The opinion of the court was delivered by: Proud, Magistrate Judge
Before the court is plaintiff's Motion to Compel. (Doc. 89). Defendants filed a response at Doc. 95.
Plaintiff served two sets of discovery requests on defendants. The first set was entitled "First Discovery Request," and consisted of 22 requests to produce documents. The second set was entitled "First (sic) Request for Production of Documents," and consisted of 13 requests to produce documents. Copies of both sets of requests and defendants' responses are attached to plaintiff's memorandum in support, Doc. 90.
Defendants produced a number of documents in response to some of plaintiff's requests, but objected to others. In his memorandum in support, plaintiff discusses only one category of information, i.e., documents concerning "mistreatment" by defendants of any prisoners.
Defendants objected that documents relating to complaints or incidents involving prisoners other than plaintiff are irrelevant. They are correct; evidence that a guard "mistreated" another inmate on another occasion does not tend to prove that the guard "mistreated" plaintiff on the occasions that he alleges. Further, the fact that an inmate made a complaint does not tend to show that the guard in fact mistreated him, since the complaint may have been unfounded.
Plaintiff counters that such information might be admissible under Fed.R.Evid 404(b). He argues that such evidence would be "highly relevant" to his claims of excessive force and cruel and unusual punishment. The court disagrees.
Rule 404(b) provides, in relevant part, "Evidence of other crimes, wrongs, or acts is not admissible to prove the character of a person in order to show action in conformity therewith. It may, however, be admissible for other purposes, such as proof of motive, opportunity, intent, preparation, plan, knowledge, identity, or absence of mistake or accident. . . ." In order for such evidence to be relevant, and admissible, there must actually be an issue in the case as to one of the matters referred to in the Rule. As the Seventh Circuit put it, "First, proof of the other act must be directed towards establishing a matter in issue other than the defendant's propensity to commit like conduct." Okai v. Verfuth, 275 F.3d 606, 610 (7th Cir. 2001). Here, there is no such other issue. Plaintiff wants to discover other complaints of mistreatment so that he can use that information to bolster his claim that defendants "mistreated" him also. However, Rule 404(b) expressly forbids the use of evidence of other acts for this purpose.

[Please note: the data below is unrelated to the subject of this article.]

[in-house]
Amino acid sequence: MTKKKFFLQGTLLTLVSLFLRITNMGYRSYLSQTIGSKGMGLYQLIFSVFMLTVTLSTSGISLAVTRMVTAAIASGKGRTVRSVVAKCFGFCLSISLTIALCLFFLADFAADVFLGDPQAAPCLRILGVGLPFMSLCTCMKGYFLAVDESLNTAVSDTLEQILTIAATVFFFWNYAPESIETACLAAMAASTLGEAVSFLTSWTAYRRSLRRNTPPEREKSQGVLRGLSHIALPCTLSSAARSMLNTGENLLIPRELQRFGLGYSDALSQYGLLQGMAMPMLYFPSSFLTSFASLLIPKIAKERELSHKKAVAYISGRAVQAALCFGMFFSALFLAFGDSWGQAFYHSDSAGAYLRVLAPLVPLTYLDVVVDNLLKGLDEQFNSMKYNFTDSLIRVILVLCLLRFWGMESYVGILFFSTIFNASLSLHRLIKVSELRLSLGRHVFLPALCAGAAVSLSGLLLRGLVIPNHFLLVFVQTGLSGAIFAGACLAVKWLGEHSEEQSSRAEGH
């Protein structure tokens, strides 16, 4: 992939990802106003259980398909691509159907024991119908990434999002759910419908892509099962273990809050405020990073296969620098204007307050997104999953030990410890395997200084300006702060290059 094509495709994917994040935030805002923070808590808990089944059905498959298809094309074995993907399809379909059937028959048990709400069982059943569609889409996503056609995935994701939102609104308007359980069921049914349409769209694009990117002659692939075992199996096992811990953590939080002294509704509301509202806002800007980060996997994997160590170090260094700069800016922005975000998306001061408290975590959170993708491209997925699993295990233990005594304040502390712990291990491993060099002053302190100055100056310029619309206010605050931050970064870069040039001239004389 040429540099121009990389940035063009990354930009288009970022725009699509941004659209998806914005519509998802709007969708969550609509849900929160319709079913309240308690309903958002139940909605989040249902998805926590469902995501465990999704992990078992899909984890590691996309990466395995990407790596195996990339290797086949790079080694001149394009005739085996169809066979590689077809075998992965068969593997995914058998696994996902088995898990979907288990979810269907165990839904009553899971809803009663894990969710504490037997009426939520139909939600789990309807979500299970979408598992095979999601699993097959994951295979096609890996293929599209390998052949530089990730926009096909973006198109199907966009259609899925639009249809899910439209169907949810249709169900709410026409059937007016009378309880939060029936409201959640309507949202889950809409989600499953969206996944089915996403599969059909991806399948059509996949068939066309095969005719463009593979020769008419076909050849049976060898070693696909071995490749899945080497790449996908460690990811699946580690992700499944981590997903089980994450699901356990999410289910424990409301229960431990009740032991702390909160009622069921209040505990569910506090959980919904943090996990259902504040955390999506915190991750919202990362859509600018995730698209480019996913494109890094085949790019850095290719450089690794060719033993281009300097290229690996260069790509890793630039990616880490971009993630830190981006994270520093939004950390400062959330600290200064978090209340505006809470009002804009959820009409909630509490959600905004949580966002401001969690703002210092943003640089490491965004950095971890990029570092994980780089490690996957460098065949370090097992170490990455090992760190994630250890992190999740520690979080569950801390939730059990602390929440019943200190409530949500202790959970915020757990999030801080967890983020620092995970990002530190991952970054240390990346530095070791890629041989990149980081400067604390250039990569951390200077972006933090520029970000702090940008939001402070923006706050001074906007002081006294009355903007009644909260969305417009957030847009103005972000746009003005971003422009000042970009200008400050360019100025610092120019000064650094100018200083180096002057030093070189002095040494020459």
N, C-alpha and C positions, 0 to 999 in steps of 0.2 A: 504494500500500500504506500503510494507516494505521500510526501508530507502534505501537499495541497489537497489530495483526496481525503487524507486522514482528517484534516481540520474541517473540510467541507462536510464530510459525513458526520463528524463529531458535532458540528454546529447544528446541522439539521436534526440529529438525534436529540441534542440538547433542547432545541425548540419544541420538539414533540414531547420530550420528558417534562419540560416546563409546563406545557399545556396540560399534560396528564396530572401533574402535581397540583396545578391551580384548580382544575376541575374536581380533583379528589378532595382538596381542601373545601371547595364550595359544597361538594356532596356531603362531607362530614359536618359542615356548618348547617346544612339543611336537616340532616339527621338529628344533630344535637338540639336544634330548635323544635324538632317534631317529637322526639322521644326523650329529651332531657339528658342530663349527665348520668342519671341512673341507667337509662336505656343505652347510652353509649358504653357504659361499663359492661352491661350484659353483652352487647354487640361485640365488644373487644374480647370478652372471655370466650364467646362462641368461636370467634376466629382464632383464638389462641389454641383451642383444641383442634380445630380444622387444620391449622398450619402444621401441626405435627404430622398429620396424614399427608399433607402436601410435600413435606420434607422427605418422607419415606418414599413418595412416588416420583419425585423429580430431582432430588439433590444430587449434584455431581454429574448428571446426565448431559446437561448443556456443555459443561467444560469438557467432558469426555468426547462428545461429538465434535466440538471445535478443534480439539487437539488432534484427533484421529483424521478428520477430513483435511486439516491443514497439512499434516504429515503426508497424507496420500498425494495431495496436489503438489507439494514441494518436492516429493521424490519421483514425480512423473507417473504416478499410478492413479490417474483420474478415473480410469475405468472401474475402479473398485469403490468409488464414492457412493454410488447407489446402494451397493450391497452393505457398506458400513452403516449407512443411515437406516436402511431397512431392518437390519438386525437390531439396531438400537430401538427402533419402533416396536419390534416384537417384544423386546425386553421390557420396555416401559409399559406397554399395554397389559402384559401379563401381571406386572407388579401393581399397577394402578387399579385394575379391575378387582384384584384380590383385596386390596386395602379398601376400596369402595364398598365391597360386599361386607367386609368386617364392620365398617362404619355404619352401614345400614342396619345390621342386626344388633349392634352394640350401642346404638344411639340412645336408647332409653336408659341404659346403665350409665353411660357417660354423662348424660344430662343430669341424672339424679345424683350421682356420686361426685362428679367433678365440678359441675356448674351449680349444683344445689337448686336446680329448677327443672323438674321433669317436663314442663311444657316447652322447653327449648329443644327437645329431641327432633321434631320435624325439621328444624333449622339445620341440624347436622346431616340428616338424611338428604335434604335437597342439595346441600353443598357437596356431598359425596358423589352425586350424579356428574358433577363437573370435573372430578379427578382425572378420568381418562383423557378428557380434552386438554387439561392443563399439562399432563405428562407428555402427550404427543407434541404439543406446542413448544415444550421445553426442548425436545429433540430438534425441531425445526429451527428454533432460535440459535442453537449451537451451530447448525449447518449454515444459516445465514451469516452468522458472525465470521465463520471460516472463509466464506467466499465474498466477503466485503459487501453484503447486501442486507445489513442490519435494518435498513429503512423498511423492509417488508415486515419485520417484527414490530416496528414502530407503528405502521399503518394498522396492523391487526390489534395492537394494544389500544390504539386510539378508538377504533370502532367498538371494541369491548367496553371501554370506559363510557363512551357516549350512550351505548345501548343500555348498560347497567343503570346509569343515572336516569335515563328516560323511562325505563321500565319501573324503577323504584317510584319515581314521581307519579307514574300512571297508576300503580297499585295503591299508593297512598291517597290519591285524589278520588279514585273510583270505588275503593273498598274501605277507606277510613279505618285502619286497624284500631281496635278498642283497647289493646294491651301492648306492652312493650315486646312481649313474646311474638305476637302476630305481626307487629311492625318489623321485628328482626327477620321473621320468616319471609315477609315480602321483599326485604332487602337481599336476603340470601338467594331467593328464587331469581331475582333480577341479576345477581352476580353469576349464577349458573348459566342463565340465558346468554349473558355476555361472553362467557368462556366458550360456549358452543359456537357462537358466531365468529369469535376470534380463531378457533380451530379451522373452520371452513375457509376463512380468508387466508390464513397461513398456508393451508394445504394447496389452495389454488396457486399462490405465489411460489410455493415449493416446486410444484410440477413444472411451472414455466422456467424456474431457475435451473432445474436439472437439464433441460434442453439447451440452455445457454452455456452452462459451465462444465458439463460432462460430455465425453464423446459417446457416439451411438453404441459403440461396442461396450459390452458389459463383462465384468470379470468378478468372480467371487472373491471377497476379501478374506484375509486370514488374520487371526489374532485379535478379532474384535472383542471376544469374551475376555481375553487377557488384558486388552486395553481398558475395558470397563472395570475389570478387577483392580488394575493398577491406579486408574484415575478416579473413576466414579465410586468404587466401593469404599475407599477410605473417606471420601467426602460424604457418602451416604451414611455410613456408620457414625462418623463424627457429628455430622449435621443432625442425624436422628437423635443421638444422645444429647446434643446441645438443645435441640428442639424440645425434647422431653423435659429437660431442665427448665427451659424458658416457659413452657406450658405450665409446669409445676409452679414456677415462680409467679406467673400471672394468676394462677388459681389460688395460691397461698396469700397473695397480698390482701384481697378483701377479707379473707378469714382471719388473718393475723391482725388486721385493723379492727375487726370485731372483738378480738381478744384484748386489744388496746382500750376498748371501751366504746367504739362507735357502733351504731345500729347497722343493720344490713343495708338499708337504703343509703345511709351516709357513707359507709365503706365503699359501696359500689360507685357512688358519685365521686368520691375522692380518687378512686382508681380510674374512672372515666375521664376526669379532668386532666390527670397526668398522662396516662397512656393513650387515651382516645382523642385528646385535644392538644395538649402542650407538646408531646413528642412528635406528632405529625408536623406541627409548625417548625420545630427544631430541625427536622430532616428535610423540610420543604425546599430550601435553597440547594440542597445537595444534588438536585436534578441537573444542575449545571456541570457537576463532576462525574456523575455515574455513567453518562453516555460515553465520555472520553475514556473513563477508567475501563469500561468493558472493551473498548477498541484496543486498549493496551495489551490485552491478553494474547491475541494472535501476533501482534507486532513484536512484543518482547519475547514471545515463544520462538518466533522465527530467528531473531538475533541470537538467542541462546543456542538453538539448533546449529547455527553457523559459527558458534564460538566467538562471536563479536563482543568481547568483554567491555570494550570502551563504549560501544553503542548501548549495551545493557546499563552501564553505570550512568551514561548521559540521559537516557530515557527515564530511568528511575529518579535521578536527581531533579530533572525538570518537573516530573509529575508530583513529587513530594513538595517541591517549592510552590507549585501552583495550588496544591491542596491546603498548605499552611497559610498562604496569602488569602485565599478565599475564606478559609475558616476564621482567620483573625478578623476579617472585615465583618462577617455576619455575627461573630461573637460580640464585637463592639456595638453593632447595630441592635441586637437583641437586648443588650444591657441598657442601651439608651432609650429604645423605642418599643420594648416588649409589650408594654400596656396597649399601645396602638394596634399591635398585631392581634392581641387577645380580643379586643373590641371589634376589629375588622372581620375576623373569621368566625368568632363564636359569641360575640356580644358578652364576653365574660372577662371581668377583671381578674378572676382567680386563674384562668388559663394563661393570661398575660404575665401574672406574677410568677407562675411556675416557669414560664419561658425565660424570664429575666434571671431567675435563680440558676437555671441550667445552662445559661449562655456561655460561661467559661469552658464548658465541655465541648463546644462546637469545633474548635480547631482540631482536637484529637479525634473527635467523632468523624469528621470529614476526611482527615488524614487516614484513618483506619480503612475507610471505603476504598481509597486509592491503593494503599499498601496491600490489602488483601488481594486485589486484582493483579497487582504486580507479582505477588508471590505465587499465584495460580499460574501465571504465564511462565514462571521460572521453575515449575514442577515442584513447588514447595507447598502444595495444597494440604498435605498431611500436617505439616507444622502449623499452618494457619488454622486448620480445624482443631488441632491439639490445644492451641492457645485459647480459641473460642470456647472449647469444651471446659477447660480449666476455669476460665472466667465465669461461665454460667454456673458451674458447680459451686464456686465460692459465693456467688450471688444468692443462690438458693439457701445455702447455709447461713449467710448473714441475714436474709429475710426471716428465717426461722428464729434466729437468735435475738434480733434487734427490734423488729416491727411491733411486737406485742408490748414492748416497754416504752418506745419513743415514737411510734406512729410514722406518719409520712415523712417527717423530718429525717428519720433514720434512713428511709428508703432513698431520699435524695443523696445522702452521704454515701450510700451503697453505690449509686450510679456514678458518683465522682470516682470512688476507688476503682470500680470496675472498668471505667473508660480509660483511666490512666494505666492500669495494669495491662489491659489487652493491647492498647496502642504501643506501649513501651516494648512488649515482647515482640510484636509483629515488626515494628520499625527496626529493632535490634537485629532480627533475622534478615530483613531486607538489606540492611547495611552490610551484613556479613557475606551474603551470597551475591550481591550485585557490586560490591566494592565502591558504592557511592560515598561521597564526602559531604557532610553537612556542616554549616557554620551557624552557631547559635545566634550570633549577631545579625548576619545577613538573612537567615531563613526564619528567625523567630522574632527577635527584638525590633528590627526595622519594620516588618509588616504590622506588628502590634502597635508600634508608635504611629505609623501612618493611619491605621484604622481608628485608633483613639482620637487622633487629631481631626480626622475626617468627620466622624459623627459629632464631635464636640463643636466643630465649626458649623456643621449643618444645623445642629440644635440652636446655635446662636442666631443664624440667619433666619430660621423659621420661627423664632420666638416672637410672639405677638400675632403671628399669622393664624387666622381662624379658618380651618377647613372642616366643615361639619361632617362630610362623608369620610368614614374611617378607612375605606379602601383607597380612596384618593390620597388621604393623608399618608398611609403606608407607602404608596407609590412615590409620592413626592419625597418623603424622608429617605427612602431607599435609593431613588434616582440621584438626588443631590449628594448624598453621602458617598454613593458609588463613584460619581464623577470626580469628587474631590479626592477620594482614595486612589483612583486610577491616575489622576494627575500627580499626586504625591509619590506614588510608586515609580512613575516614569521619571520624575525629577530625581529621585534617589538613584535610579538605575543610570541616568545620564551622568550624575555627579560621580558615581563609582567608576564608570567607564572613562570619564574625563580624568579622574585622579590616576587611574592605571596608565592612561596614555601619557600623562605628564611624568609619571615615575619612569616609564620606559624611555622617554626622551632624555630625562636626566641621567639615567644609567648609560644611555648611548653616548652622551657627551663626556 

Defendants also objected on the basis that it would be overly burdensome to gather the requested documents. This objection is also well-taken. The individual defendants are not the custodians of the records. They state that records of an inmate's grievances and complaints are kept in the individual inmate's files. It would be necessary to search the file of every inmate who was at Menard to locate these records. As the information sought is not relevant or admissible, such a search would be overly burdensome.
The court notes plaintiff's general complaint that defendants are not making a good faith effort to address his complaint. On the contrary, it appears that defendants have produced a number of documents for plaintiff's review. Where they have raised objections, those objections are well-taken, which is tacitly conceded by plaintiff's failure to argue the vast majority of the objections in his memorandum.
The court also notes that plaintiff again asks that counsel be appointed to represent him. The court has previously explained its reasons for declining to appoint counsel. See, Docs. 21 & 82. Plaintiff has undertaken discovery with some success. The fact that some of his discovery requests were objectionable does not mandate the appointment of counsel. The court also notes that plaintiff may undertake additional discovery, as the deadline for the completion of discovery has been extended to June 2, 2008. See, Doc. 93.
Upon consideration and for good cause shown, plaintiff's Motion to Compel (Doc. 89) is DENIED.
CLIFFORD J. PROUD U.S. ...